Dynamic Balance: Rehabbing Lameness through Movement

When a horse is lame, often the first port of call everyone thinks about is “REST.”
“We need to make sure they don’t hurt themselves more, their (soft tissue/laminae/hoof) is weak.”
“The horse is uncomfortable, let’s make sure they aren’t moving too much to ensure they’re as comfortable as possible.”

I get it, I really do! When we have an injury ourselves, we typically rest it. If we have a broken leg, we put it in a cast. I tore some ligaments in my hand a few years ago, and my doctor required me to wear a splint because I kept trying to use my hand despite him telling me not to.

That being said, lameness and injury we come across in horses is rarely “all of the sudden,” unless there has been a specific traumatic incident. That means many injuries we see are a result of repetitive strain and improper use. The logical response to these kind of injuries is akin to physical therapy in people.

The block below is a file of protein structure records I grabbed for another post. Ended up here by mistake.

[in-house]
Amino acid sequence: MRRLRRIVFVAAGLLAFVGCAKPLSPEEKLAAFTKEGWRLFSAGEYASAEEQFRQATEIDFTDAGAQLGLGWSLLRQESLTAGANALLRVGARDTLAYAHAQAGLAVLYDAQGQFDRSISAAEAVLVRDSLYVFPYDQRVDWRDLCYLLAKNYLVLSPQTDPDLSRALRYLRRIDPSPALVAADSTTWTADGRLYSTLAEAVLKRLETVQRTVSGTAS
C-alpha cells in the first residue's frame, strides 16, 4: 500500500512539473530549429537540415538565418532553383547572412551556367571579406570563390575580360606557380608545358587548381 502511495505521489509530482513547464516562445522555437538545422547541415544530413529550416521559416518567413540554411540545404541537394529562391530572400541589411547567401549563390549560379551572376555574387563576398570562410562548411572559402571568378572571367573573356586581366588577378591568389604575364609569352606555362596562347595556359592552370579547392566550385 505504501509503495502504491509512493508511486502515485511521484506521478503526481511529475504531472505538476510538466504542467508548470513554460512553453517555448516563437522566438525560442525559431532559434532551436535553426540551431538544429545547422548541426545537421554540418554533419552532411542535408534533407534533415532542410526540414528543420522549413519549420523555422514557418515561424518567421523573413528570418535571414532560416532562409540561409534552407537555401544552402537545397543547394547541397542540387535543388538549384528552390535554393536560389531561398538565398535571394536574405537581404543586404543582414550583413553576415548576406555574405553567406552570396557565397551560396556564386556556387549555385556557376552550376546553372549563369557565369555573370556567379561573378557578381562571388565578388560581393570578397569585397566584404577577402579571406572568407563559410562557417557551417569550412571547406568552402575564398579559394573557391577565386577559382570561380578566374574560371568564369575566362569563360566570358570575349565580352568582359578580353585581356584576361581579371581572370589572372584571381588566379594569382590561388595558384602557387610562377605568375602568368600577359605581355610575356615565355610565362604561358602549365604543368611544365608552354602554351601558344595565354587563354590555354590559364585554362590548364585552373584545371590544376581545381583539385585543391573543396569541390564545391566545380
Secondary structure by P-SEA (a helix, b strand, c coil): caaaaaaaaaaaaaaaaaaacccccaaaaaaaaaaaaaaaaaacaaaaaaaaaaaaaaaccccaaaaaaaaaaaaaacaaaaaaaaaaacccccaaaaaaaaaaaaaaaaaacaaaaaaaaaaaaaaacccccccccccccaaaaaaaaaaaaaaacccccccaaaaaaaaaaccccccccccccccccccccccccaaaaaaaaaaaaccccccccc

We need a more “physical therapy” approach to hoof related pathology in many cases!

Nic Barker of Rockley Farm has said countless times that it’s not movement that damages, but it’s INCORRECT movement. Correct movement, like physical therapy, builds up strength and allows healing. So how do we know if a horse is moving correctly, and how do we keep them moving that way?

For hoof related pathology, I approach a horses and assess their hoof landings. I look to see if they are landing heel first and on both heels evenly on a flat surface at a brisk walk. This is what we can call dynamic balance: that in movement, the horse is landing balanced. Often, if there is any lameness present, this isn’t the case. The horse might be landing toe first or harder laterally or medially. This puts extra strain on the soft tissue and joints, and can perpetuate injury rather than rehabilitate it.

I love talking about dynamic balance and ways to get there. So how do we influence it? To start – ensuring the horse has a diet that allows the healthiest laminae connection to grow, making sure the frog is supportive and comfortable enough for the horse to land heel first, and making sure whatever we do to the feet isn’t compromising their comfort.

This might feel like a lot to unpack, but I love talking about this subject! I interviewed Krista Jones, ESMT and owner of From the Ground Up rehab, and Steven Leigh, hoofcare practitioner in the UK, about how to best assess your horse’s movement and use proper movement to your advantage.



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